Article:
Portland, Simsbury, Watertown and West Haven will be home to facilities that produce medical marijuana for patients to use in accordance with state law, officials announced Tuesday.

The selection of four companies to grow marijuana is a key step in the development of the state’s medical marijuana program, created after a law passed in 2012 allowing people with certain debilitating medical conditions to use the drug.

The companies and locations of their planned facilities are: Advanced Grow Labs, LLC, in West Haven; Connecticut Pharmaceutical Solutions, LLC, in Portland; Curaleaf, LLC, in Simsbury; and Theraplant, LLC, in Watertown.

They were chosen from a pool of 16 applicants.

The selection process for dispensaries to sell medical marijuana is underway and three to five are expected to be chosen in the next two months, according to the Department of Consumer Protection. There are 27 applicants.

Consumer Protection Commissioner William Rubenstein has touted the state’s medical marijuana program as following a “pharmaceutical/medical model,” requiring producers to grow pharmaceutical-grade marijuana.

“Today we have selected four producers that embrace that clear vision and who will create state-of-the-art production facilities capable of assuring that pharmaceutical-grade marijuana in a variety of dosage forms is available to seriously ill patients whose doctors believe that this medicine is appropriate for them,” Rubenstein said in a written statement.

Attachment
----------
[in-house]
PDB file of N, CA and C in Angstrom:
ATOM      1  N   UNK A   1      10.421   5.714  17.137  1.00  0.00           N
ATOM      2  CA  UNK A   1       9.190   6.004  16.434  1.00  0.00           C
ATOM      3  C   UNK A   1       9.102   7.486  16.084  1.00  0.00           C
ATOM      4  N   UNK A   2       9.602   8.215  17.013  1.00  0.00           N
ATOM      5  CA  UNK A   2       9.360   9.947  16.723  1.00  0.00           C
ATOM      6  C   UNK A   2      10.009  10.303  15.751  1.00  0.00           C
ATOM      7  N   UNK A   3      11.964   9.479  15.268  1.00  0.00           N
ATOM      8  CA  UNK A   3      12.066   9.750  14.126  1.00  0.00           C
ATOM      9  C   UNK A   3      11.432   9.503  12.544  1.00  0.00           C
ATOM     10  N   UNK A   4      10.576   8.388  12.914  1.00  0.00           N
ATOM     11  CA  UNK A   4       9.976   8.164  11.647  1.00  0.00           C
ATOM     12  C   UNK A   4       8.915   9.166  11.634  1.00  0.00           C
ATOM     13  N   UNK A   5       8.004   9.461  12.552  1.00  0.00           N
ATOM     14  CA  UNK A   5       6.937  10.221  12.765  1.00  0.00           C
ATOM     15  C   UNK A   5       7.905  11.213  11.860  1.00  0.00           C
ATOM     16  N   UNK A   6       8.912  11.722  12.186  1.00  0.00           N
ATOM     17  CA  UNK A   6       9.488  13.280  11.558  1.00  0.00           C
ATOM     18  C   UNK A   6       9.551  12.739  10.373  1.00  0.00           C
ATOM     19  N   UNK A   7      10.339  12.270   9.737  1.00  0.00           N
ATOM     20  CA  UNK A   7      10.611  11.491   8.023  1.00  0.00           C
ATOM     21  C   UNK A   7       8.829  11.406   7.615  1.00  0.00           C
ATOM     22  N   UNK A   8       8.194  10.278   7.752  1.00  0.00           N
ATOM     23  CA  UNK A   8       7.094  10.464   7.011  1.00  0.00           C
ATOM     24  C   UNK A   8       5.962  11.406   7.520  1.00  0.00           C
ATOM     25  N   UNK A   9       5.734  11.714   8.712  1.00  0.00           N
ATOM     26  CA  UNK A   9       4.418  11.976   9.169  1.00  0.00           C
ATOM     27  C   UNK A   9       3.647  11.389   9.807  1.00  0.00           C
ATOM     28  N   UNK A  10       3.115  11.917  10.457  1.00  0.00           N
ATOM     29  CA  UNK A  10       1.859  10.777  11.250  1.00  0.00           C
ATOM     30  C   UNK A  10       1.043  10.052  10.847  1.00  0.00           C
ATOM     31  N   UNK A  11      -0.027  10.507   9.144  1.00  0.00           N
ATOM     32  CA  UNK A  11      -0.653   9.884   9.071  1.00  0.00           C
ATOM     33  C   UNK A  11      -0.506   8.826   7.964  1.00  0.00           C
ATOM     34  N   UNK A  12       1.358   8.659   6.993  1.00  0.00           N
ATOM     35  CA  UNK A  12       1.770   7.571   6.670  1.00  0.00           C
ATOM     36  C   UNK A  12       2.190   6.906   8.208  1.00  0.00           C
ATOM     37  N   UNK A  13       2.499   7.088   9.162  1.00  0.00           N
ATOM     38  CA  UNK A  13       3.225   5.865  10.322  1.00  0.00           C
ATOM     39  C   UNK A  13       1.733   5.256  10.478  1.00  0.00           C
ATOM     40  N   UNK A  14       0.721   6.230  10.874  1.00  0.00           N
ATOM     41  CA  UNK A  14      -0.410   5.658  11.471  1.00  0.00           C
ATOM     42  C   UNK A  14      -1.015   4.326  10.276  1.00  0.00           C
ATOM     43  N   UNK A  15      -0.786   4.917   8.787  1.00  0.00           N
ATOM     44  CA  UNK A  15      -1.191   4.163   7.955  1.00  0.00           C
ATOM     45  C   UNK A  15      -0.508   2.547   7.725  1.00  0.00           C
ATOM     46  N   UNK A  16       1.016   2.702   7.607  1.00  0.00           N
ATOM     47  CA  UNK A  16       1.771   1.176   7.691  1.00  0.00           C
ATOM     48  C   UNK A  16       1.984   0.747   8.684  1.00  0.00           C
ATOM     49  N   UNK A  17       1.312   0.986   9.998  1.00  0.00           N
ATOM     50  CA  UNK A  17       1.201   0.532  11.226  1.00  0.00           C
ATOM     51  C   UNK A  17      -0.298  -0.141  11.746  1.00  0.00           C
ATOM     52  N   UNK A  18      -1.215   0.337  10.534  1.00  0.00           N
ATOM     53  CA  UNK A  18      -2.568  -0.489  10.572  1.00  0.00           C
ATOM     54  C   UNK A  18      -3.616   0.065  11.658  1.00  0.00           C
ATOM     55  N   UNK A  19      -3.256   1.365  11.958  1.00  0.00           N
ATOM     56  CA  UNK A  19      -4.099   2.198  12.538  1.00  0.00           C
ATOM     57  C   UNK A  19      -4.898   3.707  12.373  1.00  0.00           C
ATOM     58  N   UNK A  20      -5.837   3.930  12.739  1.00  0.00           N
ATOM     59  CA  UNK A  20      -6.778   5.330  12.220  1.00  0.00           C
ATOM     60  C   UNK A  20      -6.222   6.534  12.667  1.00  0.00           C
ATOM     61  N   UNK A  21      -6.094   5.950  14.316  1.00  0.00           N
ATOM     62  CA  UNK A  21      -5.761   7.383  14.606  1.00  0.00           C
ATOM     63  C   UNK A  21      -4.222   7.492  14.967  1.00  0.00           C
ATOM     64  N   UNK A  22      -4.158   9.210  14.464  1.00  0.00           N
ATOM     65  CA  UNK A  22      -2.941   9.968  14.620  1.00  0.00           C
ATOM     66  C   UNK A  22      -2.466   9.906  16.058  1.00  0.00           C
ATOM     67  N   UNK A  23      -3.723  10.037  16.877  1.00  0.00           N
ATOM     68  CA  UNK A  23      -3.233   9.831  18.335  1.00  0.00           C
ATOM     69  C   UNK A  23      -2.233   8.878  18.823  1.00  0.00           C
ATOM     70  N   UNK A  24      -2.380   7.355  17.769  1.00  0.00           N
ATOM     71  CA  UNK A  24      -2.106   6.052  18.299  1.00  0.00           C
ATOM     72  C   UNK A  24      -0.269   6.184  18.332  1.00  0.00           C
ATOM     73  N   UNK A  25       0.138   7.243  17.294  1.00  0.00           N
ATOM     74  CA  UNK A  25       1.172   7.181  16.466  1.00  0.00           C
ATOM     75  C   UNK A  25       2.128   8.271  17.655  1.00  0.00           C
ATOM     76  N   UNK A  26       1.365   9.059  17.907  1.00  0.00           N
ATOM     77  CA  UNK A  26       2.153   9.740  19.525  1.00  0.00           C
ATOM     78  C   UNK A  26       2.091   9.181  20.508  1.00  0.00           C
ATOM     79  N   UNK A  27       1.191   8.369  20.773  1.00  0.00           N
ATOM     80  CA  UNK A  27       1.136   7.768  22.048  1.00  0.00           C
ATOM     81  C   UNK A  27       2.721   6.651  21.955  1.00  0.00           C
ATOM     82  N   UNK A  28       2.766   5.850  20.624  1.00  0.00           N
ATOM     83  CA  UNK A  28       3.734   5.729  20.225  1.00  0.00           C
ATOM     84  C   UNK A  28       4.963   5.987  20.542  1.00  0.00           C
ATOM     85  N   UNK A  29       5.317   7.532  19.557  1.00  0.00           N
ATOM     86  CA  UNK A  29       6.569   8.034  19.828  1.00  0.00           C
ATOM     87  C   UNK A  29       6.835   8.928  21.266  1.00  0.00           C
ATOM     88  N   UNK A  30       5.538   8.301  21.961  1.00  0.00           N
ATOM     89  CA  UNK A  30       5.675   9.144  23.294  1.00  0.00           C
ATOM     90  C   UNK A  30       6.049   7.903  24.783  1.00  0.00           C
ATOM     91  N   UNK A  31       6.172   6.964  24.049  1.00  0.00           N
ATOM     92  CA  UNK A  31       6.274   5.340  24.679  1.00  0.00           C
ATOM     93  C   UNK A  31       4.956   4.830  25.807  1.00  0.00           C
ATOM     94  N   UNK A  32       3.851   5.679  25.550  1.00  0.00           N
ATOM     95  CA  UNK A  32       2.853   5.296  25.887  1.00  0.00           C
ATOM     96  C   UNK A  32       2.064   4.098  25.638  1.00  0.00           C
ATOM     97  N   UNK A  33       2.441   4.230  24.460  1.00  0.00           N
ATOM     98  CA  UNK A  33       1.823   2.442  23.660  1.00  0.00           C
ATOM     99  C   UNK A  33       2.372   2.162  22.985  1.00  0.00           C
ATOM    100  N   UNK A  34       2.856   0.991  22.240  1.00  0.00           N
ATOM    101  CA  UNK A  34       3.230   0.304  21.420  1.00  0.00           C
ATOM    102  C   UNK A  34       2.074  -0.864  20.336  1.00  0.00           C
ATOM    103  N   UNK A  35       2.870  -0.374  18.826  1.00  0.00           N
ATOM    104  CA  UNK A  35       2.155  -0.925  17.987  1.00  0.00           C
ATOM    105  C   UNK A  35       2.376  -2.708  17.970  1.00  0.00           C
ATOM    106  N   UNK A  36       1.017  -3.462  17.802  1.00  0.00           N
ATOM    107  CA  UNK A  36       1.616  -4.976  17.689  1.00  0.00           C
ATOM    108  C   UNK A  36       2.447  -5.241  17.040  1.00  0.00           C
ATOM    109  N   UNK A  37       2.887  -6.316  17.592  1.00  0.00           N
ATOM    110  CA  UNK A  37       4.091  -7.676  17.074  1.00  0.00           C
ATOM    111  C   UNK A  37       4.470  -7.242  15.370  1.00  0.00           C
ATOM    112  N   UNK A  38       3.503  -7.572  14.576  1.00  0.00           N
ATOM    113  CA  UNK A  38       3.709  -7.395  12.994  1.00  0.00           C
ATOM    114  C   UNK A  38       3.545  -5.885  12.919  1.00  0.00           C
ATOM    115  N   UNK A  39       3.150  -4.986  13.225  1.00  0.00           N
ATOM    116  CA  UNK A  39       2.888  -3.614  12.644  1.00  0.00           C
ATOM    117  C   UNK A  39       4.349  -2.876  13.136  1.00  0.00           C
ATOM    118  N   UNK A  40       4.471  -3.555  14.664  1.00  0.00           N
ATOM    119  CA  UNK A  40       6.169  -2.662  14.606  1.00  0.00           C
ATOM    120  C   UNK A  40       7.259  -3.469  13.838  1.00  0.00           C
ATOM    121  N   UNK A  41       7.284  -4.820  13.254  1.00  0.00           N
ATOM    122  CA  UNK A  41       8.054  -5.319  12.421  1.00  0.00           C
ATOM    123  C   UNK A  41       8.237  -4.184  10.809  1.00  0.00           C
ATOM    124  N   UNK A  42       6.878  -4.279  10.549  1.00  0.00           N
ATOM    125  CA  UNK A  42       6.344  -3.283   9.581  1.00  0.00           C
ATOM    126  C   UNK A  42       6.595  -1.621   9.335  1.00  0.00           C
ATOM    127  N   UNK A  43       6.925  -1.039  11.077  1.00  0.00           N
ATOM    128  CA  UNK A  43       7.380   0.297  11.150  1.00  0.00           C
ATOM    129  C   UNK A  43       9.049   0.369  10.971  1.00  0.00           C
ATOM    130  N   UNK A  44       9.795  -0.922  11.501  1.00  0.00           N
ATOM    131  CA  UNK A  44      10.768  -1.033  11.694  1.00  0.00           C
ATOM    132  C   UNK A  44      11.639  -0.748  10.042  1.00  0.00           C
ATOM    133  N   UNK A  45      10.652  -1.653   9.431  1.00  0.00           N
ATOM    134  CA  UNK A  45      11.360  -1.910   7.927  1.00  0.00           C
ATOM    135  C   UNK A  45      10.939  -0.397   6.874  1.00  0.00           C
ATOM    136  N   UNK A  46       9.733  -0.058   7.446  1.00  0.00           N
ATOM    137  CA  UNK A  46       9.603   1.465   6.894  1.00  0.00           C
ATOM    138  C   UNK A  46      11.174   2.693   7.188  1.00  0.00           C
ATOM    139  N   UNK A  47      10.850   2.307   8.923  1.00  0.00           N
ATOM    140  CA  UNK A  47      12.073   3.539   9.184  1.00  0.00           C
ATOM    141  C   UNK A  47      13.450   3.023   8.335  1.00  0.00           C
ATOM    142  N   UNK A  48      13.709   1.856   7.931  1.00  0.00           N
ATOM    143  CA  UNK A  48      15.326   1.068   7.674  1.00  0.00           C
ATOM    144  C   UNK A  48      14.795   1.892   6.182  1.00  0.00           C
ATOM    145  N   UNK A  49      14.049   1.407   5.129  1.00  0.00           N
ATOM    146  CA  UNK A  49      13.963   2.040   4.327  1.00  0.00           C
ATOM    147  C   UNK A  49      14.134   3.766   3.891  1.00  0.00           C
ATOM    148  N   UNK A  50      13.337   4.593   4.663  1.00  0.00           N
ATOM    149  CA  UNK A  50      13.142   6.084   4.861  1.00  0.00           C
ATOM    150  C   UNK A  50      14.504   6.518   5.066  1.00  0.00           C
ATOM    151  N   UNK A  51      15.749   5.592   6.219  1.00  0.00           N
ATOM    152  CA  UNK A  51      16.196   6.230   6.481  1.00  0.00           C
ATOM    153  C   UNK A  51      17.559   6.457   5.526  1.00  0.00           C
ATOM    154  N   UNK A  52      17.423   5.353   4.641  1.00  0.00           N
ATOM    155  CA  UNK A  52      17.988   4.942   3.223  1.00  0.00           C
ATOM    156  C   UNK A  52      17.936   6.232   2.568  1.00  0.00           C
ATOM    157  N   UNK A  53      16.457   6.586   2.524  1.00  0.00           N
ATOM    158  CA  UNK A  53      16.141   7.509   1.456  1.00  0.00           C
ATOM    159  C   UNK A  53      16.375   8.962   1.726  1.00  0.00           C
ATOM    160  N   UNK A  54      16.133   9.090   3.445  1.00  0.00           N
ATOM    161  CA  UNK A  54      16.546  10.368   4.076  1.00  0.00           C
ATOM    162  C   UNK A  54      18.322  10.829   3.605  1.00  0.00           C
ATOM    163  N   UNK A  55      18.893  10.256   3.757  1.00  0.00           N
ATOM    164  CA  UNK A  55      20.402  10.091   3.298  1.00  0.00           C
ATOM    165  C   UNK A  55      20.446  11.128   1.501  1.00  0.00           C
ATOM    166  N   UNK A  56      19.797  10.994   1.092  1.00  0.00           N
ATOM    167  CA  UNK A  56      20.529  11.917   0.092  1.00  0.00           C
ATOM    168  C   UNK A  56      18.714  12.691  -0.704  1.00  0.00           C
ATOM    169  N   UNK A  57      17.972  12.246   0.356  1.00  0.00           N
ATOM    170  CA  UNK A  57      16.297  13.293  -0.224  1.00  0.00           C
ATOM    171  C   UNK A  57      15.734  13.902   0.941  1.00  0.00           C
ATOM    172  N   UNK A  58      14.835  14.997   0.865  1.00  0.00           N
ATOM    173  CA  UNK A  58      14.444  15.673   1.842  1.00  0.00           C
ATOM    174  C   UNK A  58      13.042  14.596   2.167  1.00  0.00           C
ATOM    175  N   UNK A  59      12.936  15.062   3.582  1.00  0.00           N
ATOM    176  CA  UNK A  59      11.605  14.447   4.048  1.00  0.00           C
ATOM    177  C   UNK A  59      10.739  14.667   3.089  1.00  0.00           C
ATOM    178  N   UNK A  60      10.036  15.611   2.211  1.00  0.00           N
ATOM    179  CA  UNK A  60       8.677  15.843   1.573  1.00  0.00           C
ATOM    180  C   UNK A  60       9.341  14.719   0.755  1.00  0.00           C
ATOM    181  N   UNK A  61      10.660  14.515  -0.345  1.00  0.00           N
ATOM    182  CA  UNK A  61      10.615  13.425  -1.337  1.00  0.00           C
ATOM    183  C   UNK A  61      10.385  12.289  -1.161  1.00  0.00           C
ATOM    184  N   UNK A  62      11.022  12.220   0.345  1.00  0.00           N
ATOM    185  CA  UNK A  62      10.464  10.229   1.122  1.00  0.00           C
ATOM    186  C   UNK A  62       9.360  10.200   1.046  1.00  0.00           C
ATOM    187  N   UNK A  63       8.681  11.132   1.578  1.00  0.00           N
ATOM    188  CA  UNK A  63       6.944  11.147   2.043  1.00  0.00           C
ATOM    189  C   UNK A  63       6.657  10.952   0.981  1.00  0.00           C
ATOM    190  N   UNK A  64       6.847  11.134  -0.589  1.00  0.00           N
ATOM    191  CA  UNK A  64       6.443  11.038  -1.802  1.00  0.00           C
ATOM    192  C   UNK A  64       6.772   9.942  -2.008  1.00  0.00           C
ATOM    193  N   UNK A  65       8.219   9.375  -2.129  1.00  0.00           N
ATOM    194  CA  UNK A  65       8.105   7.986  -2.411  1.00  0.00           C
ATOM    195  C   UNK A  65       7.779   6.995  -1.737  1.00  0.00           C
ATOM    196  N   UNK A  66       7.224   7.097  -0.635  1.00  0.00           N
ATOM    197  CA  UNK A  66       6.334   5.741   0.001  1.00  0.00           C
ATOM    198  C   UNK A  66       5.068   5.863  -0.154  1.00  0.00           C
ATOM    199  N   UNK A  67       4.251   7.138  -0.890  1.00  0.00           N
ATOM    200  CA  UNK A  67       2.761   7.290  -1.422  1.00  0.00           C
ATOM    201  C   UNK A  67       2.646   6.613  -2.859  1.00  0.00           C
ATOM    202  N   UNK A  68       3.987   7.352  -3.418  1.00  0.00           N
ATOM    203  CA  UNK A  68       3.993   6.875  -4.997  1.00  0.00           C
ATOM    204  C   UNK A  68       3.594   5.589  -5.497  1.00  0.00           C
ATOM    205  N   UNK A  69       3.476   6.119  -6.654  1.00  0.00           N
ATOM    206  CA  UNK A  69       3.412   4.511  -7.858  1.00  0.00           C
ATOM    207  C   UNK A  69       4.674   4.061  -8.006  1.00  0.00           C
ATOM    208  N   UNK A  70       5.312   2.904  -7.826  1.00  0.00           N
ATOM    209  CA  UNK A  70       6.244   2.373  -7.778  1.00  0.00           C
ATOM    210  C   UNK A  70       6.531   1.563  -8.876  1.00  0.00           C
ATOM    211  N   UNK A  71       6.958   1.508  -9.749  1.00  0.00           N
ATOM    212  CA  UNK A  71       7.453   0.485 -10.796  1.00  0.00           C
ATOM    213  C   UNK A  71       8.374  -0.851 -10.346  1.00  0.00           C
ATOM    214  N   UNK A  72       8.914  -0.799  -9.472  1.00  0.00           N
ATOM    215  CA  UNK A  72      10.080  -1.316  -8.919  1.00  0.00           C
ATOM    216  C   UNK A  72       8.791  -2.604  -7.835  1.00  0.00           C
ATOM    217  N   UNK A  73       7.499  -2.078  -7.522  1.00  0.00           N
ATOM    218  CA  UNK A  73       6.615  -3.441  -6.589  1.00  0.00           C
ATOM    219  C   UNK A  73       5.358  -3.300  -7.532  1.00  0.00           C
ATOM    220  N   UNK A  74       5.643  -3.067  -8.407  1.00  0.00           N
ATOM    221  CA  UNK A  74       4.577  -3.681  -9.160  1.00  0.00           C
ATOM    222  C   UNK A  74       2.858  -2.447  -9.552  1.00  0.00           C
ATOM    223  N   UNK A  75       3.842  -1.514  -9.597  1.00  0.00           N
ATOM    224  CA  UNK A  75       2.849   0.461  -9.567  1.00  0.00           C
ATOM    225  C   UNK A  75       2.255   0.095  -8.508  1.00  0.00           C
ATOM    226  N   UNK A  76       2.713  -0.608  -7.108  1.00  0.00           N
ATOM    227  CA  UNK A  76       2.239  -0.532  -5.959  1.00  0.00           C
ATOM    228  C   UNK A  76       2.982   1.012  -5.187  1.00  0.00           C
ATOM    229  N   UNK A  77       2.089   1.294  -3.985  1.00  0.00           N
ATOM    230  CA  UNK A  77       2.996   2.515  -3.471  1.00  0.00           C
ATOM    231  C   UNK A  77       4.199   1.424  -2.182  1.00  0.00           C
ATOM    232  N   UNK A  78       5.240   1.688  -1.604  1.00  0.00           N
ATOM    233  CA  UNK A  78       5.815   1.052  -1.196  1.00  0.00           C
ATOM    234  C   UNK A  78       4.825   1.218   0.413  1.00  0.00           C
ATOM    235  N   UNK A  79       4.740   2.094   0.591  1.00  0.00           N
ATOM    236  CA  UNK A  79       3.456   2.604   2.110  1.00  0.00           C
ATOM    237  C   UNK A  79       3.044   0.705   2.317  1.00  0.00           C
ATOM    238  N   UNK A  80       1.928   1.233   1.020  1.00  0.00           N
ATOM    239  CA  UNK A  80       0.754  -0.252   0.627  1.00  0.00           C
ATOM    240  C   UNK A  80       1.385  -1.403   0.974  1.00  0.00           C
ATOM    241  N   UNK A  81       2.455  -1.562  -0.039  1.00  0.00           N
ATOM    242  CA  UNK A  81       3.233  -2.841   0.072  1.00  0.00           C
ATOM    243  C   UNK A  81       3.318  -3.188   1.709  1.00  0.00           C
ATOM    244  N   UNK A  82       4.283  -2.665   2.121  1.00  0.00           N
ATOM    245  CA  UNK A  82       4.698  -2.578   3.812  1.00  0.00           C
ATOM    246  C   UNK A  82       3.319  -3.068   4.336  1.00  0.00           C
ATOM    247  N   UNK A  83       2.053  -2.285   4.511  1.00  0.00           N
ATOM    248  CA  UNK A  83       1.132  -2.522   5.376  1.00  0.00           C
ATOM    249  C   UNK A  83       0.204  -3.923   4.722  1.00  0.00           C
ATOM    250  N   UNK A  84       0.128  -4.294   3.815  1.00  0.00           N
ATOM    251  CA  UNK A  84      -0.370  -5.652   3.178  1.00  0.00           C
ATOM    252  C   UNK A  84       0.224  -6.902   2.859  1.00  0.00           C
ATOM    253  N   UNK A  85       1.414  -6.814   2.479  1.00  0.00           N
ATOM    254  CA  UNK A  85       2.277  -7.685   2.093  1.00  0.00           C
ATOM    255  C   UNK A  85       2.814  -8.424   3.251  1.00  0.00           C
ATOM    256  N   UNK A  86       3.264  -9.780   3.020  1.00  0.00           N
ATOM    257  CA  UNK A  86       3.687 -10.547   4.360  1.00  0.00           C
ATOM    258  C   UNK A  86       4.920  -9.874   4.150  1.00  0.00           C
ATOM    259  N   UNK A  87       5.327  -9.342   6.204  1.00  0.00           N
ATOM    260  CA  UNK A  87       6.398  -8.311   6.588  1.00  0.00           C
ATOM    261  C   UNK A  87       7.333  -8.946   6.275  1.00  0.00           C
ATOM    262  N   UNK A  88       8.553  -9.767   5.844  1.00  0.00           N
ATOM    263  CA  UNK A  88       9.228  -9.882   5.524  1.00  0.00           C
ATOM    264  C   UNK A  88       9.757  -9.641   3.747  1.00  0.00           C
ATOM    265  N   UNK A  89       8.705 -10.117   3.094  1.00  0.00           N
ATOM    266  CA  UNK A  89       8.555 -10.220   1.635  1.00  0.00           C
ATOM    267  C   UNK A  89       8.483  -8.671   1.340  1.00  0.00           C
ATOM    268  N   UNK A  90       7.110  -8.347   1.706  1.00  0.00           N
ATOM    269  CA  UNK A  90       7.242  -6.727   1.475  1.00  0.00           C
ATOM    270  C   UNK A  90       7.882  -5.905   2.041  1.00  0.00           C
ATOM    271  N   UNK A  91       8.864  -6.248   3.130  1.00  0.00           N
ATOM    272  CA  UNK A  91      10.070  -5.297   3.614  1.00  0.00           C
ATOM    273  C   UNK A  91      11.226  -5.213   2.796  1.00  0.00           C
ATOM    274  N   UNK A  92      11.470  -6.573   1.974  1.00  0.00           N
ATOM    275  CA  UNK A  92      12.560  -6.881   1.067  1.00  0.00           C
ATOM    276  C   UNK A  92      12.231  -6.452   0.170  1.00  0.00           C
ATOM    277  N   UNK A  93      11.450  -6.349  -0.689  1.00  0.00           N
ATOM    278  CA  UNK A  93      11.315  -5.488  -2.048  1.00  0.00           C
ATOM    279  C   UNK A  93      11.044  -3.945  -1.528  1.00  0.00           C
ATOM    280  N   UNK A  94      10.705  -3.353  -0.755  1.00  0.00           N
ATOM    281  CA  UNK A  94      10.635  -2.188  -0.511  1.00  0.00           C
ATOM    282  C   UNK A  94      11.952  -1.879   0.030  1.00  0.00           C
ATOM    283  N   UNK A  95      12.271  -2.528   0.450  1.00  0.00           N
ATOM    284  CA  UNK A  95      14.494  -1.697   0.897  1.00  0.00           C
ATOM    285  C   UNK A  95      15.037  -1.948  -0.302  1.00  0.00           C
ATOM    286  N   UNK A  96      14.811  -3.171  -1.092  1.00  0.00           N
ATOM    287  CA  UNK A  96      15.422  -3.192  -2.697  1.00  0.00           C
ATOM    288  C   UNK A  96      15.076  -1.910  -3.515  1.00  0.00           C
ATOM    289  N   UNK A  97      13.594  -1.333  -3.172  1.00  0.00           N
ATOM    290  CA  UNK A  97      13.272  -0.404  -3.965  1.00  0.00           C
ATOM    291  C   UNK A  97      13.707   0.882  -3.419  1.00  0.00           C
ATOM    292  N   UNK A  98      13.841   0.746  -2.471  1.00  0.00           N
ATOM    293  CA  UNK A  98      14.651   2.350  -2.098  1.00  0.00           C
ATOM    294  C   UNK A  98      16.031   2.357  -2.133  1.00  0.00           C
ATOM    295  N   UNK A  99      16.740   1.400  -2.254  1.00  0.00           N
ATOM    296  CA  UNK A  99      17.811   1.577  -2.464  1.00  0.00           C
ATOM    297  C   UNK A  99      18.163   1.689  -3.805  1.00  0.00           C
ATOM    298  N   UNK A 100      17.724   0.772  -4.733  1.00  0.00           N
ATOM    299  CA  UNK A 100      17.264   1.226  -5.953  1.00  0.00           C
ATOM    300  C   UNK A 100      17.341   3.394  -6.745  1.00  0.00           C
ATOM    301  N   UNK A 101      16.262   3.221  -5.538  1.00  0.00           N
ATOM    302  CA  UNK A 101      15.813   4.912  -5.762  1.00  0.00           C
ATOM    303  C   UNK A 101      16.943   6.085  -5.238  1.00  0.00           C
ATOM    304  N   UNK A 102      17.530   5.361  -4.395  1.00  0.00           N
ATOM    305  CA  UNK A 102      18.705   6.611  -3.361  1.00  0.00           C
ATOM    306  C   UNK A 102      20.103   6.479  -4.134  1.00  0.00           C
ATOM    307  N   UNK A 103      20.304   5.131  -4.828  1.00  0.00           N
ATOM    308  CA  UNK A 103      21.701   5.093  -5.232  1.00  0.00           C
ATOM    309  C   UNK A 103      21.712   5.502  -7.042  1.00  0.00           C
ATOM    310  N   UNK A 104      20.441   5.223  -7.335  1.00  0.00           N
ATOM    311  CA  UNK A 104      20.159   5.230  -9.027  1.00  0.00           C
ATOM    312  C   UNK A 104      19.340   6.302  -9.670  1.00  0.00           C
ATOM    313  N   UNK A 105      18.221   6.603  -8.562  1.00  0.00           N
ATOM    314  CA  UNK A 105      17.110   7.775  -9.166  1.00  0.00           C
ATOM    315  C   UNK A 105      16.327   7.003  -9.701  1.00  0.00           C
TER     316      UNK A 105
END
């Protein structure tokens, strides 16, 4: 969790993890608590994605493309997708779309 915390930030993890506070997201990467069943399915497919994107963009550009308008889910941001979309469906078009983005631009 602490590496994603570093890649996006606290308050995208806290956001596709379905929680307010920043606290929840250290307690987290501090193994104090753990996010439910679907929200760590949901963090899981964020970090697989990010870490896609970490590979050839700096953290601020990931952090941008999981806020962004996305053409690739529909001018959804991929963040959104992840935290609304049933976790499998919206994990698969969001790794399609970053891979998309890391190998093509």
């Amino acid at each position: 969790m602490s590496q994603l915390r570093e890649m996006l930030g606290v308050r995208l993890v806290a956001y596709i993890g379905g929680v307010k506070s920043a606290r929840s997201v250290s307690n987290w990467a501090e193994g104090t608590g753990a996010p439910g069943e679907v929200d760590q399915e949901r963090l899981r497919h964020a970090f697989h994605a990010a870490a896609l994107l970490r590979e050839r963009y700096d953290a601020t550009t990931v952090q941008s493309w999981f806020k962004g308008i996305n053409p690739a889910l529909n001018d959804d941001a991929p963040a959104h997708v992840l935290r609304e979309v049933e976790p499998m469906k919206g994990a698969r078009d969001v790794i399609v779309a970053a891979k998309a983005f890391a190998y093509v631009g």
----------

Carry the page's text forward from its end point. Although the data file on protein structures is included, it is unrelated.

The drugs will undergo laboratory testing to provide a profile of the active ingredients so patients can know their drugs are unadulterated and consistent from month to month.

The state began registering patients on an interim basis Oct. 1. As of Tuesday, 1,684 had registered.

The law restricts the use of medical marijuana to people with certain conditions: cancer, glaucoma, HIV or AIDS, Parkinson’s disease, multiple sclerosis, epilepsy, cachexia, wasting syndrome, Crohn’s disease, post-traumatic stress disorder, or damage to the nervous tissue of the spinal cord with objective neurological indication of intractable spasticity.

Arielle Levin Becker covered health care for The Connecticut Mirror. She previously worked for The Hartford Courant, most recently as its health reporter, and has also covered small towns, courts and education in Connecticut and New Jersey. She was a finalist in 2009 for the prestigious Livingston Award for Young Journalists, a recipient of a Knight Science Journalism Fellowship and the third-place winner in 2013 for an in-depth piece on caregivers from the National Association of Health Journalists. She is a 2004 graduate of Yale University.

Leave a comment